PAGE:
Platforms: Windows, Linux
Release date: 2015
You are a lone scientist in a research facility on automatic lockdown. Fight your way out, collect bigger weapons on the way and blast your enemies into pieces! Beat the high-scores in single player levels or challenge your friends to a multiplayer deathmatch!
Lockdown Protocol is a score-oriented shooter/platformer game with multiplayer support and built-in level editor.
- Smooth old-school shooter gameplay in atmospheric platformer environments.
- 26 single player levels to play and compete for the highest scores.
- 7 multiplayer levels for brutal deathmatches.
- Built-in level editor for creating your own levels.
- Local split-screen and network multiplayer support.
Downloads are hosted on Itch.io:
Download high resolution media and logos.
Frequently asked questions
How do I install the game?
If you downloaded the Windows installer executable, simply run it and it will install the game to your PC.
In other case, download the package version for your operating system, extract package contents to a folder of your choice and run the game from there. You can run provided install.sh or install.vbs script to create shortcuts in the system menu.
In Windows you must have Microsoft Visual C++ 2010 runtime installed (included in the installer).
Linux packages are known to work in latest stable releases of Ubuntu, Debian, OpenSUSE and Fedora distributions, but the game should work in many other distributions too. In some Linux distributions (for example Fedora) you may need to install libXaw and/or libGLU -packages from package manager.
What are the system requirements?
Here's my best guess on minimum hardware requirements:
- 1.6Ghz processor
- 1GB RAM
- OpenGL 2.1 compatible 3D graphics card with at least 128MB of memory. Intel HD3000 and better integrated GPUs are known to run the game smoothly.
- 100Mb of disk space available.
How can I share a level that I created?
All user created levels are stored in levels -subfolder inside the game data folder. If you want to give a level named foobar to your friend, you need to send him/her foobar.xml file from the levels -folder. Any new level files copied to levels -folder will automatically show up in the game next time the game is run.
The location of user data folder depends on the operating system, it is typically one of these (Linux, Windows XP and Windows Vista/7/8 respectively):
/home/<username>/.lockdownprotocol C:\Documents and Settings\<username>\Application Data\lockdownprotocol C:\Users\<username>\AppData\Roaming\lockdownprotocol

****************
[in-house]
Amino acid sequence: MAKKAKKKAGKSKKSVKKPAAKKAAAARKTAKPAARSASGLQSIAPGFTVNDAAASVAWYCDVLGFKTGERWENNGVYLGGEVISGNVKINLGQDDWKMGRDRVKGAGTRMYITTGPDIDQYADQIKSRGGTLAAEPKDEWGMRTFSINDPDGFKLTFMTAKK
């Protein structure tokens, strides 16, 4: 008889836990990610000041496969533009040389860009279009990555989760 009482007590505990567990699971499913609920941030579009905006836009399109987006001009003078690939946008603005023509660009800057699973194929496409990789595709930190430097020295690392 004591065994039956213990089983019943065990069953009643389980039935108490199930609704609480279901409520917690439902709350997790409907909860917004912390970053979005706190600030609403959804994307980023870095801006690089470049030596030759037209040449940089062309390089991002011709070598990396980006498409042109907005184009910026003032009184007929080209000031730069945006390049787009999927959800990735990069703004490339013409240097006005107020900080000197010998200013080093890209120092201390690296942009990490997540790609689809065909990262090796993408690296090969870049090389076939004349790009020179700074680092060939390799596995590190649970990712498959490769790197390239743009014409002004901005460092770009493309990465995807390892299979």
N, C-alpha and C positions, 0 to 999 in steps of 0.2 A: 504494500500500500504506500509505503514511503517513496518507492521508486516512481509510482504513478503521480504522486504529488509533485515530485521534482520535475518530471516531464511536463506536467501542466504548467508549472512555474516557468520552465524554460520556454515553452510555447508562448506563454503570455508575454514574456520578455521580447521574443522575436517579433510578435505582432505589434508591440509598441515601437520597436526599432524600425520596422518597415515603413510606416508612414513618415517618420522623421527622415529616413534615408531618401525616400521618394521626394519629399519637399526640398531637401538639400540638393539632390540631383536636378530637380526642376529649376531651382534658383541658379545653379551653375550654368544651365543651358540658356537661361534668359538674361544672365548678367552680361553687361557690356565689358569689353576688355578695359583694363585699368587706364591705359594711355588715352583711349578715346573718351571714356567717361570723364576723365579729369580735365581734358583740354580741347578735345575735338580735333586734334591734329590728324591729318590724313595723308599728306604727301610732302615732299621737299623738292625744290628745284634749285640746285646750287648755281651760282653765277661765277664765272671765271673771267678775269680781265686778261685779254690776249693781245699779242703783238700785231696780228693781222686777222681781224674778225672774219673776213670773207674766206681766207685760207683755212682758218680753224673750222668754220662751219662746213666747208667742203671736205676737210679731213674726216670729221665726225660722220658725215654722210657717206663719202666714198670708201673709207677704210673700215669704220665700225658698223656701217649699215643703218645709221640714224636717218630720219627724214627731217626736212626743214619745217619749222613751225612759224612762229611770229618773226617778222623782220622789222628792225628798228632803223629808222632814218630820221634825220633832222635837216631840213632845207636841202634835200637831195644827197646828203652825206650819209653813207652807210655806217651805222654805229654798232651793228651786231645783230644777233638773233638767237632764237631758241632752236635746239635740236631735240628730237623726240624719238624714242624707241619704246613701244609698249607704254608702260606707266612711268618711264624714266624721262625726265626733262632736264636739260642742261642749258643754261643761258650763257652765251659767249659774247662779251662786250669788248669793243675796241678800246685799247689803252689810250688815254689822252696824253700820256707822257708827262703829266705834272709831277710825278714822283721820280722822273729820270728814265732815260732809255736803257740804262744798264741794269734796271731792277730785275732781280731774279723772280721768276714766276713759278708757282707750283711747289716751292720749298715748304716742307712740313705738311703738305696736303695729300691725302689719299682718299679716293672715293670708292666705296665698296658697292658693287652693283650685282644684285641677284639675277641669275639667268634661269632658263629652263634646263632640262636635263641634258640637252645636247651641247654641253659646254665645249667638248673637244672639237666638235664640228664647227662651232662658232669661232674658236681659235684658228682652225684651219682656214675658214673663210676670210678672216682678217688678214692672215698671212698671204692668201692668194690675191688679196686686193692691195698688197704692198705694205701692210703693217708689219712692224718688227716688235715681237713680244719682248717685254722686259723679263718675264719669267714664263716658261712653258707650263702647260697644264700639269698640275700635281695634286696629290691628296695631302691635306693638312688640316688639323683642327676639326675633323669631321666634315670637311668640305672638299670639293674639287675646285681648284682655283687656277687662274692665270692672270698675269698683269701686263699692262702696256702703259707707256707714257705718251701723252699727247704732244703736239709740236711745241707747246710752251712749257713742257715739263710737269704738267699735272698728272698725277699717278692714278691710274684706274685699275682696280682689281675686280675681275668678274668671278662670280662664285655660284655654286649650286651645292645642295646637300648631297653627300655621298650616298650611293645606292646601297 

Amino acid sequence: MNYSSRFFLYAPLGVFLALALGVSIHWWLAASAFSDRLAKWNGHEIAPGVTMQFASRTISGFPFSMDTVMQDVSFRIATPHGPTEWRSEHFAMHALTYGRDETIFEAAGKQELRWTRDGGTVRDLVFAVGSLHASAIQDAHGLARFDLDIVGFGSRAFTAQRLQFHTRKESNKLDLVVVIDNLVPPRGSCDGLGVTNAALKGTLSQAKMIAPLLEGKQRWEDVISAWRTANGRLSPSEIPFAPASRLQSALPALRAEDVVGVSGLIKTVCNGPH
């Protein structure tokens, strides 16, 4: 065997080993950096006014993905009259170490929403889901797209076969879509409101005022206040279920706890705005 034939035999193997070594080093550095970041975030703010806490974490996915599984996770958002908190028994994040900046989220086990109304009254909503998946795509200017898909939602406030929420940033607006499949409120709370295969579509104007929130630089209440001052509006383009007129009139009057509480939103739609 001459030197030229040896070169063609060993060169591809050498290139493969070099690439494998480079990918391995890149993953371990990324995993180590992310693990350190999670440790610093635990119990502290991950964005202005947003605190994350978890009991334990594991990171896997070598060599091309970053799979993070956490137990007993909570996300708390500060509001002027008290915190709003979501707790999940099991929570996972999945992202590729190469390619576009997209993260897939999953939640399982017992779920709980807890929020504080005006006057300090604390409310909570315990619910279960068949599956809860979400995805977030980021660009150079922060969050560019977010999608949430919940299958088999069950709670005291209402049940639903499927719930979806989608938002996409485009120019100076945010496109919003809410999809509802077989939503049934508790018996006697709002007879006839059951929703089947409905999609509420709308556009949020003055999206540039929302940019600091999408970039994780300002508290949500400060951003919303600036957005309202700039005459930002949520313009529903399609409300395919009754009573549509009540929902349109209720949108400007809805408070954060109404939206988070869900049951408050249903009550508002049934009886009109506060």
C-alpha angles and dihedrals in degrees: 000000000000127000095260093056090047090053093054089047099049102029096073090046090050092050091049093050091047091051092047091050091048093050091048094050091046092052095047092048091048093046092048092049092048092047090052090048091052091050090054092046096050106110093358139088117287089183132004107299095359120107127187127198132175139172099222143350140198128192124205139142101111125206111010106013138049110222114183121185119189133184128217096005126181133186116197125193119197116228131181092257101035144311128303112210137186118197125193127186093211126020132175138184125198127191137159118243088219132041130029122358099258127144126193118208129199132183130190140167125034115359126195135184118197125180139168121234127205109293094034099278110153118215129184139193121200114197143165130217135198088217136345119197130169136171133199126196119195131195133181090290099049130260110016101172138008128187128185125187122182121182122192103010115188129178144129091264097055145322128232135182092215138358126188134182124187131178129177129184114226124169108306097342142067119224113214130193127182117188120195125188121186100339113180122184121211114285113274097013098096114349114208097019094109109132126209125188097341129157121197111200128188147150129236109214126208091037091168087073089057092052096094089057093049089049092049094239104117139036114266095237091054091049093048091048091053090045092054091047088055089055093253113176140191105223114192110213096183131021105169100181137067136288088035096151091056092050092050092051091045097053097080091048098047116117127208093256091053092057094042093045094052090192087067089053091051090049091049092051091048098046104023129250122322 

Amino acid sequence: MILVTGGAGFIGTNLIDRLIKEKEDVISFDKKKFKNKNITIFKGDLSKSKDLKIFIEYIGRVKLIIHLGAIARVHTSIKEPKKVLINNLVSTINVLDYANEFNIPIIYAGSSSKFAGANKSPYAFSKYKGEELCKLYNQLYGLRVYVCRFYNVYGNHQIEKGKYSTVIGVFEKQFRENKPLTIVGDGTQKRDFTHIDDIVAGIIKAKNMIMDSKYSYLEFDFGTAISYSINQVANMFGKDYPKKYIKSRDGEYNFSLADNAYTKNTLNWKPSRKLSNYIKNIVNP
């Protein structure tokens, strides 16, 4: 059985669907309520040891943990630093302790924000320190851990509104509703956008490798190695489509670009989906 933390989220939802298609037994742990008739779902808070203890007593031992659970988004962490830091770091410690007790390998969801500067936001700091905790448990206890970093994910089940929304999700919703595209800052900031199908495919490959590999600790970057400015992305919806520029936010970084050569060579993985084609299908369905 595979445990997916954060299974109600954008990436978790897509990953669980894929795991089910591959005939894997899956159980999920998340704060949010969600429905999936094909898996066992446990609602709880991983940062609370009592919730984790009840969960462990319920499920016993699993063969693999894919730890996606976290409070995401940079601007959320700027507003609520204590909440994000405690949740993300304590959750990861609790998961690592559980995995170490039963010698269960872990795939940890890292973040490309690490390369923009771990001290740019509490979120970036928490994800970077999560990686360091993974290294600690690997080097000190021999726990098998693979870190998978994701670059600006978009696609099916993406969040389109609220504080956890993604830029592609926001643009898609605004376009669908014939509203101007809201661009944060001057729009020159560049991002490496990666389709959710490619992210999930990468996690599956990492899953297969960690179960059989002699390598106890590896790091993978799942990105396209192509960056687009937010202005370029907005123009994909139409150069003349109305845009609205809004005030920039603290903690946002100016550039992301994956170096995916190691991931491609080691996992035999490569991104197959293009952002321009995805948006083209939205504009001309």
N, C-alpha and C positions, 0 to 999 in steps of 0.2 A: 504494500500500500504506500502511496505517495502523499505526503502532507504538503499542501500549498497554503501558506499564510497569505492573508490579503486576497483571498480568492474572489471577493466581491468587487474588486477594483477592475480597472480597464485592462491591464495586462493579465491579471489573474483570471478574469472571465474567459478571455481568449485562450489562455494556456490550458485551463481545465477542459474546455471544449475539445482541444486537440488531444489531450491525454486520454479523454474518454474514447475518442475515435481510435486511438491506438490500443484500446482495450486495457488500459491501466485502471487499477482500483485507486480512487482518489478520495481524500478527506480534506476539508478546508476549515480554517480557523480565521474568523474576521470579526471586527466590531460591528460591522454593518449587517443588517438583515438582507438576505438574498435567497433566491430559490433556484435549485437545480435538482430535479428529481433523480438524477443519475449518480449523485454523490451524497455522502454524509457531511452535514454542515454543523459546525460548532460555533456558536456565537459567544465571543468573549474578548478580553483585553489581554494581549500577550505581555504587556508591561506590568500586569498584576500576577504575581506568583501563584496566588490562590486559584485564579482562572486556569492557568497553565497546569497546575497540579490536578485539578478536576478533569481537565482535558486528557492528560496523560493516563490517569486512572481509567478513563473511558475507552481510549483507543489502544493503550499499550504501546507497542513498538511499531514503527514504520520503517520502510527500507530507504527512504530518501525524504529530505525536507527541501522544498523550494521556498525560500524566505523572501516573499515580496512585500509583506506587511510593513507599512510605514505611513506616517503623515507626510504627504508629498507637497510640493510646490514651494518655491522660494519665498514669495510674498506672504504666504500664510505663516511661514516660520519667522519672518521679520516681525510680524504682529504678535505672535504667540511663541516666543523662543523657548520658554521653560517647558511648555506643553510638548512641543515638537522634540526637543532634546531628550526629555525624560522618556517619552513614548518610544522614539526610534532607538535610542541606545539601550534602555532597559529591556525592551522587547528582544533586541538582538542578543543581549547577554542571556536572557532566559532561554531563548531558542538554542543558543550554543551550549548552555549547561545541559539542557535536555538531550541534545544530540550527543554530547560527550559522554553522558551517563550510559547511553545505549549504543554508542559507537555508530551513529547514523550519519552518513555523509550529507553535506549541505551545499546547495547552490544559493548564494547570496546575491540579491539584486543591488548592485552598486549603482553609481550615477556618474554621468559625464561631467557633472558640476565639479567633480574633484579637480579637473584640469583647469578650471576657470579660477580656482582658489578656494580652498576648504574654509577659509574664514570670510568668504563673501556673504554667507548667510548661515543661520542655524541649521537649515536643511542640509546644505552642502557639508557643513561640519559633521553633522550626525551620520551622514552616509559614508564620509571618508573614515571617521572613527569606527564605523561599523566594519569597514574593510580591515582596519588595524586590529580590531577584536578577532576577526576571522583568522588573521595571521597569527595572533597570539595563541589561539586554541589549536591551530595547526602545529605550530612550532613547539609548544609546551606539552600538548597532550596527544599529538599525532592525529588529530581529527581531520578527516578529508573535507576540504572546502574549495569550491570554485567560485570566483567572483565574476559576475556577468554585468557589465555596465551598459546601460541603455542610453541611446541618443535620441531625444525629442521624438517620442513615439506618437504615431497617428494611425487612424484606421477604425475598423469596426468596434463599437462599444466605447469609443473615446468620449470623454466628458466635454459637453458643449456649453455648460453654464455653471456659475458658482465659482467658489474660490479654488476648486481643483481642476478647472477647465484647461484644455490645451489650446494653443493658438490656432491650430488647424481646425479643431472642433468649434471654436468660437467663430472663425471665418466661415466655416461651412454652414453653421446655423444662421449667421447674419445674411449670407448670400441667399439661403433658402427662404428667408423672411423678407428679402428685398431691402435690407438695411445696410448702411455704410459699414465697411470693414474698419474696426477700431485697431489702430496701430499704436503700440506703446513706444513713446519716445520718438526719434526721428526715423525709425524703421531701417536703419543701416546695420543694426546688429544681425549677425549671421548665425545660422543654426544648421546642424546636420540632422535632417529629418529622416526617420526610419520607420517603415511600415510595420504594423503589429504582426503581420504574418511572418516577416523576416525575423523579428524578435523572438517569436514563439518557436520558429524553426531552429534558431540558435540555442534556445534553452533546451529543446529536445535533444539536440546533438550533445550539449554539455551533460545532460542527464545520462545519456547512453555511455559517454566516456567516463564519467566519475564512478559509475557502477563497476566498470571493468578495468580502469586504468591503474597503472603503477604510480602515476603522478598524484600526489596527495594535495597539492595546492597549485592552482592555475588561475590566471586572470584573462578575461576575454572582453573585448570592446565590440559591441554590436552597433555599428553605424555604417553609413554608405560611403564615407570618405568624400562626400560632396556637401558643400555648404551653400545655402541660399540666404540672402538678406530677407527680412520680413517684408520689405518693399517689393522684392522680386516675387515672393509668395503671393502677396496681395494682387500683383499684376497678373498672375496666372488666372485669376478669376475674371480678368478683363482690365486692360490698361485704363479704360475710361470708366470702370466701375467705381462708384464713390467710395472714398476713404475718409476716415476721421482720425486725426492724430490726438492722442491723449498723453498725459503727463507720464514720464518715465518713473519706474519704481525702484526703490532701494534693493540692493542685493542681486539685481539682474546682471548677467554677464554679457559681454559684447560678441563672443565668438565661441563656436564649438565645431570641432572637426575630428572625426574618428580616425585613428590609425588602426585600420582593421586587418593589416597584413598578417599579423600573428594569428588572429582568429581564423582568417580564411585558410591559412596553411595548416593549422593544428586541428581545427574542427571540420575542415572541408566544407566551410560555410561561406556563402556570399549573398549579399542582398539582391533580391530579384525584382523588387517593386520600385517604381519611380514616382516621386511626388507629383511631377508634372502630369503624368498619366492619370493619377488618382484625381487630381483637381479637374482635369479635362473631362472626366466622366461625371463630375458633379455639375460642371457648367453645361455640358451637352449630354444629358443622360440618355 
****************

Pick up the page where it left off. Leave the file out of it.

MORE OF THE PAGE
If the level to be shared is a multiplayer level, there is another option. If you host a multiplayer match with that level and your friend joins the match, the level will be automatically transferred.
Why are there no online multiplayer matches?
First of all, there are no central/dedicated game servers. Any player can host a game and it will appear in the match list so that other players can join the match. Note that you must enter an online name for the match, otherwise it is assumed to be a local match and is not listed online. Unfortunately the user base is currently so small that there are rarely any matches to join.
The solution is to host your own match and ask your friends to join.
Why is the network multiplayer gameplay laggy/jerky?
Network gameplay requires a fairly good connection between the players. If the players are halfway around the world from each other, you will likely experience lag/jerkiness in player movement, even if everyone has a good connection to the Internet.
The game does its best to compensate for connection latency, but as the latency (and especially latency variation) gets higher, movement on client will get jerky and lagged. The latency compensation is limited to 200ms, but for reasonably smooth gameplay you will need a connection with less than 100ms latency (200ms RTT/ping).
Why can't other players join my hosted network multiplayer match?
If the match is visible to others, but connecting to it timeouts, the most common reason is network address translation (NAT) done by your router/modem. If the computer acting as server is behind a NAT (not directly connected to internet), the router might be blocking access to server. There are four standard types of NAT and the game should be able to deal with three of those by using so called NAT punch-through.
If your router happens to implement the fourth type, symmetric NAT, then only option is to change your router settings. The router must be configured so that traffic to and from the UDP port on server (26001 by default) gets through and port number on outgoing traffic from that port is preserved. Unfortunately this is not always possible.
Will there be a version for OSX?
Most of the game code is platform independent and all dependencies are available for OSX too so it could be done, but currently I haven't got the hardware or enough time to set up and maintain yet another platform version.
Fortunately the Windows version has been reported to work on OSX using Wine. You will also need Microsoft Visual C++ 2010 installed.